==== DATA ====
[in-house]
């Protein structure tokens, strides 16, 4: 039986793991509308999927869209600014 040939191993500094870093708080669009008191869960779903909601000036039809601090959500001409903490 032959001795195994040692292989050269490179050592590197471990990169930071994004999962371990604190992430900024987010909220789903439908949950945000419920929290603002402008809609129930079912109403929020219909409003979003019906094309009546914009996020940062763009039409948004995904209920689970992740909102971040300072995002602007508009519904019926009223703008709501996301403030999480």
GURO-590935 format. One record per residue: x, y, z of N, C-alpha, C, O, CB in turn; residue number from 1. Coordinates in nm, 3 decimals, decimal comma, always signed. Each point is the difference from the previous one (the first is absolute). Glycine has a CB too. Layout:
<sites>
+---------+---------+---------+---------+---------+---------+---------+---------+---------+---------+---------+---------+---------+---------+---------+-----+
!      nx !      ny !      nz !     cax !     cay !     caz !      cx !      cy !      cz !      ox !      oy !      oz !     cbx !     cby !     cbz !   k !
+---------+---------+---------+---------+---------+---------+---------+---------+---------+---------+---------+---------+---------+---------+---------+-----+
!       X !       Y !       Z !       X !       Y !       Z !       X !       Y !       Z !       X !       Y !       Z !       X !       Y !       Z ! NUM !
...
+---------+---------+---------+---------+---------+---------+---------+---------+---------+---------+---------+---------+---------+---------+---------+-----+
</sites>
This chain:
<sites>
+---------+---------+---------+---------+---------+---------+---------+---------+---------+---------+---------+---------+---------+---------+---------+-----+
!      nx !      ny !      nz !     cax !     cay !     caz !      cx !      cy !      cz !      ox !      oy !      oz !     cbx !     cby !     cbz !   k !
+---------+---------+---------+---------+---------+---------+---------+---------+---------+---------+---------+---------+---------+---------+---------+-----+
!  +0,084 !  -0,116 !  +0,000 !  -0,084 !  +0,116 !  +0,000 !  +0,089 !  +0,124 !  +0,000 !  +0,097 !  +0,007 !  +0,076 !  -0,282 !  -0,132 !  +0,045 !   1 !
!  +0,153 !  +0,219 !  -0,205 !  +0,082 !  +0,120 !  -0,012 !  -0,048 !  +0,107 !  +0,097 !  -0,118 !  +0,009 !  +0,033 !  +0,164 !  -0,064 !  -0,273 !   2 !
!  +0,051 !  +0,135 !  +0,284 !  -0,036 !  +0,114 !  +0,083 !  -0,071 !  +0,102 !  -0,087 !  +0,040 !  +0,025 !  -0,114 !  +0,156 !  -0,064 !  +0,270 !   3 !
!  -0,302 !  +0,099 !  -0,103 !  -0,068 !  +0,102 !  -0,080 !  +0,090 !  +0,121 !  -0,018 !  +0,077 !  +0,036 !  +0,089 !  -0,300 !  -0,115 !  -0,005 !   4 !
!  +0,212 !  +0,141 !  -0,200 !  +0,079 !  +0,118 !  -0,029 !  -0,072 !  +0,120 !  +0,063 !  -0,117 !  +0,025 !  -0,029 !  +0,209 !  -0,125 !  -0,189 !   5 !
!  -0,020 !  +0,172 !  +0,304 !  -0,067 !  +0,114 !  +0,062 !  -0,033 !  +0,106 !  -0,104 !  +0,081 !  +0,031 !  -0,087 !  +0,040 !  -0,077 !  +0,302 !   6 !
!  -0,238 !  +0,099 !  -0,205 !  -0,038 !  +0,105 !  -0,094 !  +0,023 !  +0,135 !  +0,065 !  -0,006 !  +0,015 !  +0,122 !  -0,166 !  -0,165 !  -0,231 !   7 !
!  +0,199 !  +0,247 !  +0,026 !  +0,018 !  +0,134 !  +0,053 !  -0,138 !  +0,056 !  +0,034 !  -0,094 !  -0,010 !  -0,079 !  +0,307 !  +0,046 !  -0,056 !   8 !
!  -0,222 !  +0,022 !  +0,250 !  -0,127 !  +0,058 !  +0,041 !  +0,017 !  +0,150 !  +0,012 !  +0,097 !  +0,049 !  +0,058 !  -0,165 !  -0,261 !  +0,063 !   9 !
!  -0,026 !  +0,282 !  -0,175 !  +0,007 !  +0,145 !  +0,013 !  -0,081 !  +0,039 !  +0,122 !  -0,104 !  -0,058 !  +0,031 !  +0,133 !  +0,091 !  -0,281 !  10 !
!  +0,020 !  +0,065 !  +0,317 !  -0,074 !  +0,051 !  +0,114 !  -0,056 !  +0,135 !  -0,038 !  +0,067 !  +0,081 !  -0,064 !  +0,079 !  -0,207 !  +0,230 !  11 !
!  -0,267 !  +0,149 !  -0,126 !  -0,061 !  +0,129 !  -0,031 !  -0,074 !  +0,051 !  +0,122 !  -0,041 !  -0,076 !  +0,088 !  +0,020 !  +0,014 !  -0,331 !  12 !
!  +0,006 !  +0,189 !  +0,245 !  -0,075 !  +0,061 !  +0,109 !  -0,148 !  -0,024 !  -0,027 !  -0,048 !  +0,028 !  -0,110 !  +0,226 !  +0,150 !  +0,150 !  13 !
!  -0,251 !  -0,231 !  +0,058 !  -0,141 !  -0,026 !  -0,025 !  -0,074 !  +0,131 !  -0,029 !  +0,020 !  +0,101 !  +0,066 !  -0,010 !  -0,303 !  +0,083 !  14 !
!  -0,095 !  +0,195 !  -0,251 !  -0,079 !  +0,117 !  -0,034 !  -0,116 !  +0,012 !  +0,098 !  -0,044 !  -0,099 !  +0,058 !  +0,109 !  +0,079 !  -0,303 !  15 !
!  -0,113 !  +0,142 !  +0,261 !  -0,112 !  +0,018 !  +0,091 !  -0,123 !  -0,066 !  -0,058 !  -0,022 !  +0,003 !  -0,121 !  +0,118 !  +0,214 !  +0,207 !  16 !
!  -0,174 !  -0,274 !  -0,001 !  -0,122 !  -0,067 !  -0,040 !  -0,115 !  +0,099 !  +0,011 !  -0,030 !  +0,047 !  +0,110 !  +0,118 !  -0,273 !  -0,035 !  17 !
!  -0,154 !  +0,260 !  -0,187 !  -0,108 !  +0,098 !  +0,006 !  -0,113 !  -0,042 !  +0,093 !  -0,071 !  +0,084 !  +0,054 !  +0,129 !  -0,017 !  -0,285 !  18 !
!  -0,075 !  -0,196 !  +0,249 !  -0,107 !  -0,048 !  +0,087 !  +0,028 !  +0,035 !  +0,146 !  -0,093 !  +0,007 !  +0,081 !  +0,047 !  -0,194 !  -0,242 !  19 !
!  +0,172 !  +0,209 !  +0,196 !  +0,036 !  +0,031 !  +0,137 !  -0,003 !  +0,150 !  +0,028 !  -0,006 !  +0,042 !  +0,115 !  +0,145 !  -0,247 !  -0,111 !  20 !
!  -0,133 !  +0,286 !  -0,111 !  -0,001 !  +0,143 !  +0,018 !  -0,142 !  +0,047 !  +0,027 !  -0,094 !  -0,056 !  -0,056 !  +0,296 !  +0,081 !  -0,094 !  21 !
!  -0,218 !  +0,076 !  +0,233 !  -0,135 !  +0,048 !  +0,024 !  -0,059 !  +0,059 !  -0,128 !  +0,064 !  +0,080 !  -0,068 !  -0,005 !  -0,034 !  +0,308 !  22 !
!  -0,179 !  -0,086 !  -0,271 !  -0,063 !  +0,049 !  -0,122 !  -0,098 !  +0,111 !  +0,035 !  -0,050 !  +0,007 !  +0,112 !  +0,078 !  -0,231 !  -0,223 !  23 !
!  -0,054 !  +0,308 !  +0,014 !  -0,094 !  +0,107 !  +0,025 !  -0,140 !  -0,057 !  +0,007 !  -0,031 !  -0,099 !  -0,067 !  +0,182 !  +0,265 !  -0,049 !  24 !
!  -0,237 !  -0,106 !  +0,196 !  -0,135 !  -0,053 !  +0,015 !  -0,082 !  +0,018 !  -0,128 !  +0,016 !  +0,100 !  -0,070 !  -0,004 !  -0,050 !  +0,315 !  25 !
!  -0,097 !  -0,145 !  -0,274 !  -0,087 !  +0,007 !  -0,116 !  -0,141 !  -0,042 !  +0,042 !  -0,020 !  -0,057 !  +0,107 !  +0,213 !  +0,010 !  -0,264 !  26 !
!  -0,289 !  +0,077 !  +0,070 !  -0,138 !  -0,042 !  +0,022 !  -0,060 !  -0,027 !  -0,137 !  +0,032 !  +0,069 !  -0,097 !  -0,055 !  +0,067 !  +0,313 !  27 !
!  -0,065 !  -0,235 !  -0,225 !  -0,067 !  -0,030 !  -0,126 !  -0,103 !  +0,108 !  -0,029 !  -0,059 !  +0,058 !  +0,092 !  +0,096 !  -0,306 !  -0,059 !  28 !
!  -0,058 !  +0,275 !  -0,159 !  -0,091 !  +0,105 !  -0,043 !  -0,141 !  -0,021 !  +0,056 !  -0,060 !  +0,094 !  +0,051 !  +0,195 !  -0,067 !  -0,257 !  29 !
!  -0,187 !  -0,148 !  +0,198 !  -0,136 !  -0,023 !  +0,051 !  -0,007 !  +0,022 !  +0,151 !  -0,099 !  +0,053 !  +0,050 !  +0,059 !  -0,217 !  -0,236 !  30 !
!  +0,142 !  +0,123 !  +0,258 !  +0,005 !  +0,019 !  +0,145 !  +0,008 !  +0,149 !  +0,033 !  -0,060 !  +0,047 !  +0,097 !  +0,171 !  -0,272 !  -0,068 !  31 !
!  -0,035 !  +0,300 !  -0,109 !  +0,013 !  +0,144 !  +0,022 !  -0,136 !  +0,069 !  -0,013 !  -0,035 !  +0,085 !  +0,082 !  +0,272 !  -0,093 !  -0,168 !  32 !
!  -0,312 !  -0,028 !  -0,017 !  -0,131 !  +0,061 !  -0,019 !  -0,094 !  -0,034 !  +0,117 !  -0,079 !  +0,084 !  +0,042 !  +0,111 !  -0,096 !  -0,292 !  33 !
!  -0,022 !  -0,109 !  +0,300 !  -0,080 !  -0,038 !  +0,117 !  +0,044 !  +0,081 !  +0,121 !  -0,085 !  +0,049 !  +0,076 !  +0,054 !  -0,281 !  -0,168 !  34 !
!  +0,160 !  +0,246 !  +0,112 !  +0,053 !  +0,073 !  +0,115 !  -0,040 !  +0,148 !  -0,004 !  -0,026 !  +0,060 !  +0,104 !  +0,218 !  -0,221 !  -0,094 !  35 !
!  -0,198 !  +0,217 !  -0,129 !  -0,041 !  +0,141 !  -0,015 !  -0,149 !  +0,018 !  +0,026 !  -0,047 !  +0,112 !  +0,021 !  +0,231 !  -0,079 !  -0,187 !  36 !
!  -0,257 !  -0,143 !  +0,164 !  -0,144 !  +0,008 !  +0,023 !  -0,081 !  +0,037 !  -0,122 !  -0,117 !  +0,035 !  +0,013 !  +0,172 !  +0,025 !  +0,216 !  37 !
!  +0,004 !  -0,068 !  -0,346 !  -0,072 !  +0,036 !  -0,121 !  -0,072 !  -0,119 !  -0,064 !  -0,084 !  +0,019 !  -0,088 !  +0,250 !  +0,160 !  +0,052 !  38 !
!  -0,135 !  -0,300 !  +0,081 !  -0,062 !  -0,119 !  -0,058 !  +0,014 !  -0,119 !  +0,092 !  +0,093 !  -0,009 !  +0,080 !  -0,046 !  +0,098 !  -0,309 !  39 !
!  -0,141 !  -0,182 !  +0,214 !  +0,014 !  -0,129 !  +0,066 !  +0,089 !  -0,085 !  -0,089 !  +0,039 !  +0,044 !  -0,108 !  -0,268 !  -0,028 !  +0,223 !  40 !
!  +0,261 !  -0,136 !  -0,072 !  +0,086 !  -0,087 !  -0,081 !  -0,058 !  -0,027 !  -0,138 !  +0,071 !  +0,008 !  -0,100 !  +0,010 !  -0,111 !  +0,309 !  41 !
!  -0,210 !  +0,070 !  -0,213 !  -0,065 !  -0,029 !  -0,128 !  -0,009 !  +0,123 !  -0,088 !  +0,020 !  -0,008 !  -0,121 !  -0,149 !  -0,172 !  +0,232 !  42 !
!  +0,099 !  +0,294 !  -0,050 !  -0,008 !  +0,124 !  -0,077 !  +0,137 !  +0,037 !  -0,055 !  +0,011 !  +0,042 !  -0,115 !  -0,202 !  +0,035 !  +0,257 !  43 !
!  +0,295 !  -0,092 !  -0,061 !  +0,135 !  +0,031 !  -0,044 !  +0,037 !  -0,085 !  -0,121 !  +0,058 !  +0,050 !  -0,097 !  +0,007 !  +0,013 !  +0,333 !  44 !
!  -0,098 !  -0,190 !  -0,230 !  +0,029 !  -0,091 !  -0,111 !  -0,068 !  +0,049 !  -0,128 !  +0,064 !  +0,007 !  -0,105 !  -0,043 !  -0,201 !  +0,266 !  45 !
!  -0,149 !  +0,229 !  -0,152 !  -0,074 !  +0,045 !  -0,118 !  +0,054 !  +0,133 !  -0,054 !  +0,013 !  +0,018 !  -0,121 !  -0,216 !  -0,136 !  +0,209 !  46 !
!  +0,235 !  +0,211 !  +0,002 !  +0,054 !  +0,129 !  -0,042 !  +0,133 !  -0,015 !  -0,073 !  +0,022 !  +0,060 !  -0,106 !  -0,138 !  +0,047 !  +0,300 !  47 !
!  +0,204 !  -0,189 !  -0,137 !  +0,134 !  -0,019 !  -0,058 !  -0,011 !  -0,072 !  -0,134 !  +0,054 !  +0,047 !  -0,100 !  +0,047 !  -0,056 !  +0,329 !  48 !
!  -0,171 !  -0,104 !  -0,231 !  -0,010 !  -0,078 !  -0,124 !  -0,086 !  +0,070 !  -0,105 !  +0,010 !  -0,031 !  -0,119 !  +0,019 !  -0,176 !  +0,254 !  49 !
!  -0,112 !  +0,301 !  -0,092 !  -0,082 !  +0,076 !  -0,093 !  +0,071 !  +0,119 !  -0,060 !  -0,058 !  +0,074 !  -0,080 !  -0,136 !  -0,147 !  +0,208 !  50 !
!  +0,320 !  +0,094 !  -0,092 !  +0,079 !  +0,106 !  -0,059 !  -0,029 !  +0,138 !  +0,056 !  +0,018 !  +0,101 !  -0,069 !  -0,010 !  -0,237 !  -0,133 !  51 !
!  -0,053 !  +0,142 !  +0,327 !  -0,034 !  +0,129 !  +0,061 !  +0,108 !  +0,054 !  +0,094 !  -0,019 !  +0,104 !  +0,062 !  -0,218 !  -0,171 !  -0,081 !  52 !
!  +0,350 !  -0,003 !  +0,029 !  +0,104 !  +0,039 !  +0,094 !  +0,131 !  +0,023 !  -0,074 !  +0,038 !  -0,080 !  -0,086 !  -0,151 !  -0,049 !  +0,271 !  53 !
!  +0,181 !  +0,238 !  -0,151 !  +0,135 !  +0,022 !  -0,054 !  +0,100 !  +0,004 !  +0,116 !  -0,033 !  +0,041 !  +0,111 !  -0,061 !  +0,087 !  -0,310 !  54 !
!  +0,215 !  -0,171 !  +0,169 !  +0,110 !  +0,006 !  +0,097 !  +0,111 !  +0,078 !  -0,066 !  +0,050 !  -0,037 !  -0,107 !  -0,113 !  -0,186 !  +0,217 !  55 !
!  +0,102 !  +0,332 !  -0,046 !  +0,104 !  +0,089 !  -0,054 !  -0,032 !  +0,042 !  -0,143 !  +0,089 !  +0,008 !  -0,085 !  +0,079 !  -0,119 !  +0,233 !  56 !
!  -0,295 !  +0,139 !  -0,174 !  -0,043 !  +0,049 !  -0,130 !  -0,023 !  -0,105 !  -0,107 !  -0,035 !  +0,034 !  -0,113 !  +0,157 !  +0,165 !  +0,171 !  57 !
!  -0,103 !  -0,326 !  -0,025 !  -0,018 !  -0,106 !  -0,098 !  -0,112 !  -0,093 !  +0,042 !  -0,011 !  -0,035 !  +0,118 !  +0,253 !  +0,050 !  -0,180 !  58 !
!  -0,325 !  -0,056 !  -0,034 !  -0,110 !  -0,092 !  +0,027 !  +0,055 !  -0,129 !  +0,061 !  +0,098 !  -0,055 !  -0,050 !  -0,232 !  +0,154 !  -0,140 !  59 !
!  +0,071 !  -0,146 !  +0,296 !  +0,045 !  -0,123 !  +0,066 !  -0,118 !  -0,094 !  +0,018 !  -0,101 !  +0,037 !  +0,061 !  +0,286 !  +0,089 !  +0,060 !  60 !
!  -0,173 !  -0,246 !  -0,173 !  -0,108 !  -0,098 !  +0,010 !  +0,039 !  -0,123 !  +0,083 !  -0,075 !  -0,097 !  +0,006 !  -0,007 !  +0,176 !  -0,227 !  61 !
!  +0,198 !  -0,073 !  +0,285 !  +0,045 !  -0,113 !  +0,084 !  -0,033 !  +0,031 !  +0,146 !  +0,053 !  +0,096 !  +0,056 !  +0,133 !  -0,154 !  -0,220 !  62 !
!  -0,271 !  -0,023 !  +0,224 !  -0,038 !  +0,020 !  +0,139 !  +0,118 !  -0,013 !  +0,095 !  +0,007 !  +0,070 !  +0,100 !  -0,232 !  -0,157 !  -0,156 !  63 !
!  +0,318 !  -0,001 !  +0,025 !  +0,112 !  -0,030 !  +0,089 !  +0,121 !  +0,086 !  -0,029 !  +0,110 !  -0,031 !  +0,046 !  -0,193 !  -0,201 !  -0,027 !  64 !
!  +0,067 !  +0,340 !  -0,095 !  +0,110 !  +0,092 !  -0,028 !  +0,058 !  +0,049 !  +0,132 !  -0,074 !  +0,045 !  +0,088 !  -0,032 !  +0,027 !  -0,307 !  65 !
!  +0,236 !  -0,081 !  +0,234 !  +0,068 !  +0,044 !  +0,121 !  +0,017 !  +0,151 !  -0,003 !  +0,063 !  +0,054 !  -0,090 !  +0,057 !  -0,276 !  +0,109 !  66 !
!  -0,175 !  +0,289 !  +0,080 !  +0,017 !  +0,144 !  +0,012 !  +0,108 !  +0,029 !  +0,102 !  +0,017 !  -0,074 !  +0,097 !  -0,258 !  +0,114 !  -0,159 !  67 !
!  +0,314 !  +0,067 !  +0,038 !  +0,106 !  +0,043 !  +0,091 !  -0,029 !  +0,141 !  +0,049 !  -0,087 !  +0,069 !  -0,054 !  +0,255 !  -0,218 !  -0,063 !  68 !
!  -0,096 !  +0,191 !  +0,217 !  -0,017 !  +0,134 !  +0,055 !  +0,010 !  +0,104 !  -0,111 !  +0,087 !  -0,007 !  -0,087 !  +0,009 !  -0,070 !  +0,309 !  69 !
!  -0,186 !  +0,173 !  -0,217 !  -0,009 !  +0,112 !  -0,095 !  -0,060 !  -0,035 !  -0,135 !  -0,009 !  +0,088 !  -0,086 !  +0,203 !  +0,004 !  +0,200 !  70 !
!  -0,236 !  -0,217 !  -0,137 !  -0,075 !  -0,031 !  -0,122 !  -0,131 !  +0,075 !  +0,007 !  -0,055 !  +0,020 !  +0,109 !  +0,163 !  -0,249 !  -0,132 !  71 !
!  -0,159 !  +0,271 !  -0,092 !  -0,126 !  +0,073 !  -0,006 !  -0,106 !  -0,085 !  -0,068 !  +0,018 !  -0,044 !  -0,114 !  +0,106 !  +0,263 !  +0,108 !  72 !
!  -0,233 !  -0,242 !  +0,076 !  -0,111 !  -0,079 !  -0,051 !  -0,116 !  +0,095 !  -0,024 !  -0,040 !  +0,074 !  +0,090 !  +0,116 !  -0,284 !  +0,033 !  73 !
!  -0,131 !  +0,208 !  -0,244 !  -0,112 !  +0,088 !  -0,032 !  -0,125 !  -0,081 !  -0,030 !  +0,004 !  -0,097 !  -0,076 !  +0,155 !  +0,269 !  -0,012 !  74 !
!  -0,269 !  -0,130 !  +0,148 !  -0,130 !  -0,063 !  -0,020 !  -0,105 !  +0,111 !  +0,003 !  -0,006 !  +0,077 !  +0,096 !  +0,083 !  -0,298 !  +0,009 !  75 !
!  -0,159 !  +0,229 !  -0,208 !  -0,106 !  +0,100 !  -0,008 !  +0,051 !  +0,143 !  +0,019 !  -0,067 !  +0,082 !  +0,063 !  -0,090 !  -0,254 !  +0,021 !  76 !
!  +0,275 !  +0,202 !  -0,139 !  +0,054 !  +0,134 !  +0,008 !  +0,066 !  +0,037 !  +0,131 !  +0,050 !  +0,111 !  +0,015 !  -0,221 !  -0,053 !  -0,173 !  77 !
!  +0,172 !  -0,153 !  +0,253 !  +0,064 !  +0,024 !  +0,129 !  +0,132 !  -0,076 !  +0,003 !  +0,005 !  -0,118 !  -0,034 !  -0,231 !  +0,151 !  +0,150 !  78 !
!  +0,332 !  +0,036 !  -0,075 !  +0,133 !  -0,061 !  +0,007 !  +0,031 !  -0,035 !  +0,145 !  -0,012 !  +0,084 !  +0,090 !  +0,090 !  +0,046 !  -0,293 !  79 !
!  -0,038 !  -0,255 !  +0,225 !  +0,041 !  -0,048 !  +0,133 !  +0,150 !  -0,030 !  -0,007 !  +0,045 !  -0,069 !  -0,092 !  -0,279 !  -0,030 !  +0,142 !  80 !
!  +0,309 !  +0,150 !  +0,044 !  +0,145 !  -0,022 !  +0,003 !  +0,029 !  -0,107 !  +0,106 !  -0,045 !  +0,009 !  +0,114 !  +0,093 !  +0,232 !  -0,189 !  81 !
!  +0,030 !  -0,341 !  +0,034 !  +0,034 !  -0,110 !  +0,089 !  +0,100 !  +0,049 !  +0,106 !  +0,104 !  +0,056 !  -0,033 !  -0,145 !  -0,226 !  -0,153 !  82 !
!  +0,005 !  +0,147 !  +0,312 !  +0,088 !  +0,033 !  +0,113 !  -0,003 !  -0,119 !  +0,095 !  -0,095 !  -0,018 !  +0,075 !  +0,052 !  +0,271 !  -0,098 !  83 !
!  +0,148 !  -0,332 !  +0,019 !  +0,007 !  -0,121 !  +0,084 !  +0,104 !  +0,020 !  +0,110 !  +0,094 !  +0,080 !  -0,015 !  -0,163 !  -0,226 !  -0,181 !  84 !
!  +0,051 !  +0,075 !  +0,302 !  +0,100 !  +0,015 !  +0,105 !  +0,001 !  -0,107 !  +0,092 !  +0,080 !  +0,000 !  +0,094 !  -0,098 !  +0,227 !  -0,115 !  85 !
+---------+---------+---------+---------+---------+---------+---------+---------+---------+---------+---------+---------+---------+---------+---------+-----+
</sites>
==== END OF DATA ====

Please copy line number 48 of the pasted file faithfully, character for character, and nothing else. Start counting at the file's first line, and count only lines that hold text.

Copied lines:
!  -0,035 !  +0,300 !  -0,109 !  +0,013 !  +0,144 !  +0,022 !  -0,136 !  +0,069 !  -0,013 !  -0,035 !  +0,085 !  +0,082 !  +0,272 !  -0,093 !  -0,168 !  32 !